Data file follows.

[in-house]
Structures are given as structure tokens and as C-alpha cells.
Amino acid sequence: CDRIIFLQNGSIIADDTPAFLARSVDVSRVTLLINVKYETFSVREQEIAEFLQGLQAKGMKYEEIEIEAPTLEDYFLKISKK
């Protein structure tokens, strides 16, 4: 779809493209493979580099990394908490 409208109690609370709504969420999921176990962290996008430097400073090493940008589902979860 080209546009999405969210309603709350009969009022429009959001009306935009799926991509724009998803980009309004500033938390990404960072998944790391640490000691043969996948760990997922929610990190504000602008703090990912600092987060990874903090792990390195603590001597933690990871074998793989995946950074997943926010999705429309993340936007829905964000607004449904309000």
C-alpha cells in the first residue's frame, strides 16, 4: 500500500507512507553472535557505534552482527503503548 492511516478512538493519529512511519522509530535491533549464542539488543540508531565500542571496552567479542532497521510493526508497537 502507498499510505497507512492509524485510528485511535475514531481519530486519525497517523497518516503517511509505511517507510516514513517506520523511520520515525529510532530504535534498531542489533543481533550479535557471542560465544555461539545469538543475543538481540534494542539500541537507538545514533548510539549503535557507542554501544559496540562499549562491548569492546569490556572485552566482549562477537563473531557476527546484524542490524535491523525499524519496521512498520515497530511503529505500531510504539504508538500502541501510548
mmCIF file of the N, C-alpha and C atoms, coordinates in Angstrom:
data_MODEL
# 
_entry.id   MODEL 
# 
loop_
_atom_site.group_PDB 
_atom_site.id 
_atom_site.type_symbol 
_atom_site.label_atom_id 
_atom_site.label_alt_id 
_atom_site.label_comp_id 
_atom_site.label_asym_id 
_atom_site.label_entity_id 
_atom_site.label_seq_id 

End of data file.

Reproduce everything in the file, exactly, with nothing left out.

[in-house]
Structures are given as structure tokens and as C-alpha cells.
Amino acid sequence: CDRIIFLQNGSIIADDTPAFLARSVDVSRVTLLINVKYETFSVREQEIAEFLQGLQAKGMKYEEIEIEAPTLEDYFLKISKK
């Protein structure tokens, strides 16, 4: 779809493209493979580099990394908490 409208109690609370709504969420999921176990962290996008430097400073090493940008589902979860 080209546009999405969210309603709350009969009022429009959001009306935009799926991509724009998803980009309004500033938390990404960072998944790391640490000691043969996948760990997922929610990190504000602008703090990912600092987060990874903090792990390195603590001597933690990871074998793989995946950074997943926010999705429309993340936007829905964000607004449904309000």
C-alpha cells in the first residue's frame, strides 16, 4: 500500500507512507553472535557505534552482527503503548 492511516478512538493519529512511519522509530535491533549464542539488543540508531565500542571496552567479542532497521510493526508497537 502507498499510505497507512492509524485510528485511535475514531481519530486519525497517523497518516503517511509505511517507510516514513517506520523511520520515525529510532530504535534498531542489533543481533550479535557471542560465544555461539545469538543475543538481540534494542539500541537507538545514533548510539549503535557507542554501544559496540562499549562491548569492546569490556572485552566482549562477537563473531557476527546484524542490524535491523525499524519496521512498520515497530511503529505500531510504539504508538500502541501510548
mmCIF file of the N, C-alpha and C atoms, coordinates in Angstrom:
data_MODEL
# 
_entry.id   MODEL 
# 
loop_
_atom_site.group_PDB 
_atom_site.id 
_atom_site.type_symbol 
_atom_site.label_atom_id 
_atom_site.label_alt_id 
_atom_site.label_comp_id 
_atom_site.label_asym_id 
_atom_site.label_entity_id 
_atom_site.label_seq_id 